If a character or creature is under effect of a maneuver, it can try to counter the maneuver as its action during its turn. To do so, the affected creature makes another attribute or skill roll of its choice to remove the obstacle or overcome the tactical disadvatage. The Target number to remove the penalty is the original roll of the attacker who performed the maneuver.

When a participant in an encounter is all out of Endurance, he is defeated and can no longer take part in the encounter. What it means to be defeated is determined by the GM, but usually it leads to the character geting a permanent -1 penalty to all rolls either for being wounded or demoralized. These penalties can be removed after one night of rest by making a successful Body or Will roll against TN 12, but only one penalty for every night of rest.

V: Magic
The magic system is optional and intended for fantasy gamess. Other magic systems can be created for games that use other concepts of supernatural powers. I have not yet finished this part, but I'd like to get some oppinions on the rest first.


Okay, this is the current state of my work. Please tell me anything you think about it, so I can do some fine tuning before testing and know for what things I have to look out.

2011-02-06, 02:34 AM
Most of my concerns are in presentation. There are a few typos, as well as some larger concerns.

AFS never explicitly states that it uses an attribute+skill against difficulty system, though it is implied in the stating of useless skill procedure.

Gameplay doesn't list much of anything regarding what to do if there is a skill use that doesn't warrant full on conflict rules. It is implied that one would roll against a target number as in other systems, but clarification would be nice. While this is in Basics, that seems counter intuitive, furthermore what target numbers indicate for difficulty is omitted.

What skill ranks and attributes mean within the setting need to be clarified, as having only the human average point is worthless.

There are non presentation concerns as well. Agility and Logic appear as if they might not be up to par with the other attributes, and the attributes lack boundary conditions. How low and how high they can be need to be defined.

Extended rolls as in Gameplay appear as if they might take too long. Furthermore, they appear to be extremely abstract, which even basic rules relating to situational advantages and disadvantages are enough to remedy.

2011-02-06, 07:09 AM
Most of your points I've actually thought of, but probably forgot to mention as I did several attempts to get this all written down.

Rolling "2d6 + Attribute + Skill" is stated right at the beginning of the Basics section, but not written as a formula.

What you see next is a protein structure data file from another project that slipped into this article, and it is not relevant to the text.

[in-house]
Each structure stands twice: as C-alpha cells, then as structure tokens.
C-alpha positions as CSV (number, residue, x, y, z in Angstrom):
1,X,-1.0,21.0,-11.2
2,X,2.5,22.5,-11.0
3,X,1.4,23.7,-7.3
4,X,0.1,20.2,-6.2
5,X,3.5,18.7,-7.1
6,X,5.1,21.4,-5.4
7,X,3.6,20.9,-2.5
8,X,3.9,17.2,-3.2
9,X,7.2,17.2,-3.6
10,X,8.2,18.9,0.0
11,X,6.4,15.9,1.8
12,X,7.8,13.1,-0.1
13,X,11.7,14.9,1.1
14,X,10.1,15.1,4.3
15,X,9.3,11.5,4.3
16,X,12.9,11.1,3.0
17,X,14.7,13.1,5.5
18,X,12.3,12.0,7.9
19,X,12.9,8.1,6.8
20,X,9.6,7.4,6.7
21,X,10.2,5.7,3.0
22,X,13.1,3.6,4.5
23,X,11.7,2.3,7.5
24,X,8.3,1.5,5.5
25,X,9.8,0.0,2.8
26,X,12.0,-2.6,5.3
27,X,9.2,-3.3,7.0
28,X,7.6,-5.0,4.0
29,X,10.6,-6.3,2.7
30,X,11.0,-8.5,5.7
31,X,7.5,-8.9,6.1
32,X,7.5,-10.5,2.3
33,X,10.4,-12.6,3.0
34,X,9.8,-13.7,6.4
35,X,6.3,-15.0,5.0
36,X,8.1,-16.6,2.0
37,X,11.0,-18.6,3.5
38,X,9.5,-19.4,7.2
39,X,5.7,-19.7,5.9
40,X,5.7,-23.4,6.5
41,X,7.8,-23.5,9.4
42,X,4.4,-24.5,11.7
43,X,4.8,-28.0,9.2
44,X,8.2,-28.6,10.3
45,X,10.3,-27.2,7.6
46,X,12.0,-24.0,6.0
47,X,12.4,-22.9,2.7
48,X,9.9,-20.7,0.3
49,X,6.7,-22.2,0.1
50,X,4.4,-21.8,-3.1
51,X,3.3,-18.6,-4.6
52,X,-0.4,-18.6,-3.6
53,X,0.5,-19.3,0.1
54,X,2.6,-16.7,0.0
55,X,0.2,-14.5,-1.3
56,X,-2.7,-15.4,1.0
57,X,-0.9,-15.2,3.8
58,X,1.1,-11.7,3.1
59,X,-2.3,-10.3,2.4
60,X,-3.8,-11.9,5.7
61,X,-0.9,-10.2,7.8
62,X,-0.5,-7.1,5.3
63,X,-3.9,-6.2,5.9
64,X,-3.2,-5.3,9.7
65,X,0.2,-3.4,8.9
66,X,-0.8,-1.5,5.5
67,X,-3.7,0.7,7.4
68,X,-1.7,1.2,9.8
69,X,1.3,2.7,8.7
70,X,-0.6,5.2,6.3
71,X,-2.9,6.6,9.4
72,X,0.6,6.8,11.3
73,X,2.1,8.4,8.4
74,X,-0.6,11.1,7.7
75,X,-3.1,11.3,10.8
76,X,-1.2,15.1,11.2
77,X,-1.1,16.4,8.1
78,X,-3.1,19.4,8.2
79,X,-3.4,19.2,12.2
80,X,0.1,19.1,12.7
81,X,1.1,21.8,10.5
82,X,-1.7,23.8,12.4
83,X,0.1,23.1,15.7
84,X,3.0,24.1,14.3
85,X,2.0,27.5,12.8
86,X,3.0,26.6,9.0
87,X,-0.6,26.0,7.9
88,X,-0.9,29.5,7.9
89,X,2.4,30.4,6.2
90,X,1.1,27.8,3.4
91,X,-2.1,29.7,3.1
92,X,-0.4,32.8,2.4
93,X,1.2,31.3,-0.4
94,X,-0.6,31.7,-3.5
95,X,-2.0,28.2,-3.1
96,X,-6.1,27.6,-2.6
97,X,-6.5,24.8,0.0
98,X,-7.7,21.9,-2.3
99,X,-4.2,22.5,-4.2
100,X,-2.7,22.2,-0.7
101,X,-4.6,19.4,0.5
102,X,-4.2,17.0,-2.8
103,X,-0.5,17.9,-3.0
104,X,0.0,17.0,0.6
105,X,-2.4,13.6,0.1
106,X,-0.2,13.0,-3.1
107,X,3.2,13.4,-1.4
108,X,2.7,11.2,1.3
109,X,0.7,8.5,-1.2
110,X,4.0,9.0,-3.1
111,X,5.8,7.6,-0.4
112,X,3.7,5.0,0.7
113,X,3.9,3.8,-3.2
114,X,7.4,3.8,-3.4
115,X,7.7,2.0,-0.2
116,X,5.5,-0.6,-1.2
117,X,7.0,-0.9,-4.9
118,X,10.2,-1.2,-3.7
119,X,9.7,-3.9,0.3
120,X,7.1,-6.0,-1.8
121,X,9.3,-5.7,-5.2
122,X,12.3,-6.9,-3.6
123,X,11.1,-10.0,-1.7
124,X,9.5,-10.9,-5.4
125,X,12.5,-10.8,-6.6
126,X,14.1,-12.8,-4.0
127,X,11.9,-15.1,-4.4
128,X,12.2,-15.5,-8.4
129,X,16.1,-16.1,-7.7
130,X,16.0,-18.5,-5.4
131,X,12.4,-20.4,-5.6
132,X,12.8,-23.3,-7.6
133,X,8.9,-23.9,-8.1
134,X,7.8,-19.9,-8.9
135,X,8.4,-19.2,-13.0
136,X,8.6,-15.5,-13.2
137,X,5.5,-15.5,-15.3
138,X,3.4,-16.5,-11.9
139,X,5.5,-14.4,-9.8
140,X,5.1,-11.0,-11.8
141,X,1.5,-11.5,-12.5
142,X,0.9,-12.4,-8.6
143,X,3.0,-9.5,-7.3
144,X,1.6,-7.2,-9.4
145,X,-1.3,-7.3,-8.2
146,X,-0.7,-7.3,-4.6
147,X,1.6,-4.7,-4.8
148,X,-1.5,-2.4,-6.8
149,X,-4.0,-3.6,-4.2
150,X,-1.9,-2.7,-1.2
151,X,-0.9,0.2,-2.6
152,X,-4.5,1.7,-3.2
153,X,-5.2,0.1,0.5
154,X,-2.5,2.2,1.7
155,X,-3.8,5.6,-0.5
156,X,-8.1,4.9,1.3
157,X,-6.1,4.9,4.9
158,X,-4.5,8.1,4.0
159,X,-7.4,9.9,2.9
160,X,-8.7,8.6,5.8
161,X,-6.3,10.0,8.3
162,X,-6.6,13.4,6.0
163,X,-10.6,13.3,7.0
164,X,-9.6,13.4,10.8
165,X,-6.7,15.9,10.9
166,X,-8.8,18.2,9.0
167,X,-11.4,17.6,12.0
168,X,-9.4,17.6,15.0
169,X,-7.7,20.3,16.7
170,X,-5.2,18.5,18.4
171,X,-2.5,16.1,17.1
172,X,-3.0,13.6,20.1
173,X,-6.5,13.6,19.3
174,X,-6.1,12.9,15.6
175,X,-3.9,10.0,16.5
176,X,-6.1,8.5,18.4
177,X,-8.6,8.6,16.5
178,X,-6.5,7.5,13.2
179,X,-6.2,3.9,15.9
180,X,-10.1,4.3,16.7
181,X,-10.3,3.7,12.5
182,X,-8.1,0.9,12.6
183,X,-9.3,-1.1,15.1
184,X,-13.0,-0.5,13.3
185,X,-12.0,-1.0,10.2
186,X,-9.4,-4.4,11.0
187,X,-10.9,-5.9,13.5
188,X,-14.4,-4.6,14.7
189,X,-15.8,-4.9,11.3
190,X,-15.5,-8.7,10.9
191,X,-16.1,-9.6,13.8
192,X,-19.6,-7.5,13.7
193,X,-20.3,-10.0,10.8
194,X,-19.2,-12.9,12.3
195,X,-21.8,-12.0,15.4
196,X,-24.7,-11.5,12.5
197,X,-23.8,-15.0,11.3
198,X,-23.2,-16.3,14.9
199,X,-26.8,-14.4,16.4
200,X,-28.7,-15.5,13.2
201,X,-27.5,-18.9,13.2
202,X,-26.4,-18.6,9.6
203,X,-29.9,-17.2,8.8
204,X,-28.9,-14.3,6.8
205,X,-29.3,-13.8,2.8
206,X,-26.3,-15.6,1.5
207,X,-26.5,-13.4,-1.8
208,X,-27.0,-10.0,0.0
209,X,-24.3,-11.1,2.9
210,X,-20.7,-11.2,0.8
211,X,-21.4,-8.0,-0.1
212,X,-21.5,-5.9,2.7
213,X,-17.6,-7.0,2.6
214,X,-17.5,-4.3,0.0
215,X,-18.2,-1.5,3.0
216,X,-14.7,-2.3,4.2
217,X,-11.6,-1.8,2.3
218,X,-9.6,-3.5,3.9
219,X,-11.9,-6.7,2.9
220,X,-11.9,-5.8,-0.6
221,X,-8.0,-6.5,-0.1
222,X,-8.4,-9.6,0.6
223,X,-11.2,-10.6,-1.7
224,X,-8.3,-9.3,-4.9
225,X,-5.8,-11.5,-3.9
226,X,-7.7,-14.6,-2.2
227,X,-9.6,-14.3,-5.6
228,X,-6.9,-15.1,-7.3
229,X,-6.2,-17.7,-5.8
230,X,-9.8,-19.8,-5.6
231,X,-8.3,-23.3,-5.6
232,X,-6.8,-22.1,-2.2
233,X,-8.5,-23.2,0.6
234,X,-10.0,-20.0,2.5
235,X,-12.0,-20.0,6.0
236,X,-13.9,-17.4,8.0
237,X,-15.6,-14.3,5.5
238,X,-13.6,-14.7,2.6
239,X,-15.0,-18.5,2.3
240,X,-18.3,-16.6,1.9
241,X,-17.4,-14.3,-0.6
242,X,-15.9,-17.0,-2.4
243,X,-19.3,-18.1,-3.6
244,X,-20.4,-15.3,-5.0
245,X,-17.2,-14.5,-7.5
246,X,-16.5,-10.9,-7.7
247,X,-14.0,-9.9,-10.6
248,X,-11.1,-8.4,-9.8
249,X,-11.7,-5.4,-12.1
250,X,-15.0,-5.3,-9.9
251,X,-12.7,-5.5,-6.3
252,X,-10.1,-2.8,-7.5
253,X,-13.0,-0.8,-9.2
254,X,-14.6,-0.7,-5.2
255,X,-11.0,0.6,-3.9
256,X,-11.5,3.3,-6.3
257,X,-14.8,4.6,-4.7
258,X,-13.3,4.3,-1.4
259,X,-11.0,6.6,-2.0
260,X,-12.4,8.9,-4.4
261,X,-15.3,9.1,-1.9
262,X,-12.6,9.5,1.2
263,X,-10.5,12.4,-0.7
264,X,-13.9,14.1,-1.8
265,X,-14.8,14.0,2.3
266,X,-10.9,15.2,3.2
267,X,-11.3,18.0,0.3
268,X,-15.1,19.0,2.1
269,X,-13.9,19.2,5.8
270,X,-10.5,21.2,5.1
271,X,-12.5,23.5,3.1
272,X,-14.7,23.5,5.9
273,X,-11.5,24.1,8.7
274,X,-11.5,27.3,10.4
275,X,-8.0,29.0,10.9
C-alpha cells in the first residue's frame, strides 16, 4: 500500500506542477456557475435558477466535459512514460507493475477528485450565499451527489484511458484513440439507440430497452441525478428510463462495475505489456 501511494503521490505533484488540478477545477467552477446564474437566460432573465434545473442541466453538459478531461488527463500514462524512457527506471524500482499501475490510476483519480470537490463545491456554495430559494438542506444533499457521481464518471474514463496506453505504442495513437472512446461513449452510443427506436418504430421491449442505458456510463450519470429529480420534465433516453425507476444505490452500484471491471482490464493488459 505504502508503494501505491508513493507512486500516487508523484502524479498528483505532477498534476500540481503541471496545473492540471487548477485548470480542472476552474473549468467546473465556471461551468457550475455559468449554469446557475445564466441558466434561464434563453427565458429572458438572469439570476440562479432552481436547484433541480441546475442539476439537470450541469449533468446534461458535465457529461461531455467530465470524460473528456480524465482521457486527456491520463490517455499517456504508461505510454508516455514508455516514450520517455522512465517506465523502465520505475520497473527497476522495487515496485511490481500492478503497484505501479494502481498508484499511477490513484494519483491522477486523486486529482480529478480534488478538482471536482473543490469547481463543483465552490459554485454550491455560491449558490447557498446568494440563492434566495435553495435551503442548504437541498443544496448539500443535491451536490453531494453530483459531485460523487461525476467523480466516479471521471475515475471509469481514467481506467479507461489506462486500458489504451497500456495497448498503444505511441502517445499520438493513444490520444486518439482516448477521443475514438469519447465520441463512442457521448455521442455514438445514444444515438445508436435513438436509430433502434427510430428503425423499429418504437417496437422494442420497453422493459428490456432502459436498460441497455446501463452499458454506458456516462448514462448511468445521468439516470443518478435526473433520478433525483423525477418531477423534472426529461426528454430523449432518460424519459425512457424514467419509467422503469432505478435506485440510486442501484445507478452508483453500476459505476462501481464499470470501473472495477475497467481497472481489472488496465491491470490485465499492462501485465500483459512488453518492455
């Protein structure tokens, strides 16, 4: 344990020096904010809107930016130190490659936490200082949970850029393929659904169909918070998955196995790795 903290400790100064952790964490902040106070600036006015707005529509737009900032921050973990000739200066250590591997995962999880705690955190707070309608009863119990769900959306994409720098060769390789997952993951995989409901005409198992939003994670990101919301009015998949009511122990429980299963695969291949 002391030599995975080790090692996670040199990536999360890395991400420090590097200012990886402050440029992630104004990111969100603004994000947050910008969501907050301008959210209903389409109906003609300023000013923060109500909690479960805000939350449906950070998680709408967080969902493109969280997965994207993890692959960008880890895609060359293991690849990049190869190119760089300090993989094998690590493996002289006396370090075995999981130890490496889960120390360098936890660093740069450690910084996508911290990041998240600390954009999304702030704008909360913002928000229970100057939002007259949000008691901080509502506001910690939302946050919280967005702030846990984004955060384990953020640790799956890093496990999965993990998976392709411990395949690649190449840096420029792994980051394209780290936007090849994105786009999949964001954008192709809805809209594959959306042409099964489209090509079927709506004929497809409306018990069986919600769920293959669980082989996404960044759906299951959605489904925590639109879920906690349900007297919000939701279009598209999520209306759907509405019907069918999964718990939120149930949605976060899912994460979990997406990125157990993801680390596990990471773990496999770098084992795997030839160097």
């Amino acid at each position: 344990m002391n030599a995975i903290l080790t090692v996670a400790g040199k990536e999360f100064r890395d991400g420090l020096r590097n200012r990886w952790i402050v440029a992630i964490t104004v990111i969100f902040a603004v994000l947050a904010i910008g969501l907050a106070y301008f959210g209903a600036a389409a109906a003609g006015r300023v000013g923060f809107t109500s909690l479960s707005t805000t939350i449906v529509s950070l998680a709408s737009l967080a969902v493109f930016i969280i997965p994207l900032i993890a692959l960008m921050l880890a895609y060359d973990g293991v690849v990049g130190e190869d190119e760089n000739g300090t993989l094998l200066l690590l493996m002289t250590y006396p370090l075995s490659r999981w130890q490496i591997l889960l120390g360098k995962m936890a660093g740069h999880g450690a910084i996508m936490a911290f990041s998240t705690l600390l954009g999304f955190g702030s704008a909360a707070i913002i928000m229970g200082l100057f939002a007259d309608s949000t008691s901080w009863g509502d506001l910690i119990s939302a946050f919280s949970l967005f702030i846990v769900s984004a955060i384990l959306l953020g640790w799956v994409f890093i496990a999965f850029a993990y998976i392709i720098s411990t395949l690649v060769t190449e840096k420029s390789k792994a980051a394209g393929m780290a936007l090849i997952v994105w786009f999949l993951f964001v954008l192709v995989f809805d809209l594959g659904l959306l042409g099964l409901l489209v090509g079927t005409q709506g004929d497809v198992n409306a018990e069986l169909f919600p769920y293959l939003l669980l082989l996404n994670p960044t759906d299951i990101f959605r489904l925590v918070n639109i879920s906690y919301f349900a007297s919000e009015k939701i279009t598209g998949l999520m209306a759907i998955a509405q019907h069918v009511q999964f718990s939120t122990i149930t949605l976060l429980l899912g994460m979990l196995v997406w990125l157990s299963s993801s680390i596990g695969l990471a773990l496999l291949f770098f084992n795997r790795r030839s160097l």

That it takes a roll against a Target Number if your action is not opposed by another character is also mentioned, but the section only mentions it briefly, since I assume almost everyone here is familiar with the concept that is identical to d20 games.

But here are the Target Numbers:
TN 9 = Very easy, almost impossible to fail.
TN 12 = Easy, low risk of failure for player characters.
TN 15 = Challenging, even experts may fail.
TN 18 = Hard, requires skill and luck.
TN 21 = Very hard, even most experts will fail.
TN 24 = Impossible.
A character with an attribute of 6 and a skill rank of 6 has a 3% chance of rolling the 12 required to reach TN 24.

The average attribute for humans is 4, so most player characters will have scores of 4 or 5. Maximum for character creation is 6, but non-human races can raise some attributes to 7, like Elves having Agility 7 and Orcs Body 7.

However my experience is, that you need Agility almost all the time. Every time quick reactions are needed or you have to do something with great care, you need Agility. Also, you can use Agility as your attribute for the Fighter skill instead of the Body skill.
But I agree that Logic does not seem like a particularly useful attribute. In d20 games I always dump Intelligence at 10. While there are some uses for it (like the Administrator or Strategist skill), it's probably the least useful attribute.

But I'm afraid I don't understand what your last point is.

2011-02-06, 01:28 PM
My last point largely refers to your maneuver mechanics. Those would be greatly improved if there was some sort of variable bonus for how appropriate the maneuver is to the general situation. That connects the characters to their surroundings better, and helps the players be more immersed.

Human Paragon 3
2011-02-06, 01:44 PM
It strikes me that manuevers will rarely fail, since you are rolling Attribute + Skill + 2d6 and your target is only rolling Attribute +2d6. You should have a 4-6 point edge on him most of the time.

Also, tipping over a table to gain cover... why should that be an opposed roll?

I suggest you add a bit more detail to the conditions. Look to the weapons section in Mouseguard for some ideas on different situational bonuses you might get.

It also seems counter intuitive to have that many different skills, attributes, and scores for a mechanic that's so simple and abstract (roll 2d6+N until you wear your opponent's "endurance" down). I would either add some complexity to the system or strip out some of the scores.

2011-02-06, 06:05 PM
Also (incredibly minor point): If Spirit is only used in certain games, how would you calculate Initiative in other settings?

2011-02-07, 06:10 AM
The problem with myneuvers being a skill roll versus an attribute roll is true, I have to think of something there.

Tripping over a table maybe wasn't the best example. But the basic idea is that combat is always in motion and opponents can interfere with your maneuvers. For example, the opponent could kick against the table while you lift it so it lands in a way that isn't very useful, or he uses the opportunity to get into a diferent position so the entire thing has become pointless. It basically comes down to that you try to limit your opponents mobility, but he always has the chance to slip out of it.

And yes, good question about Initiative without Spirit. Maybe Agility and Will?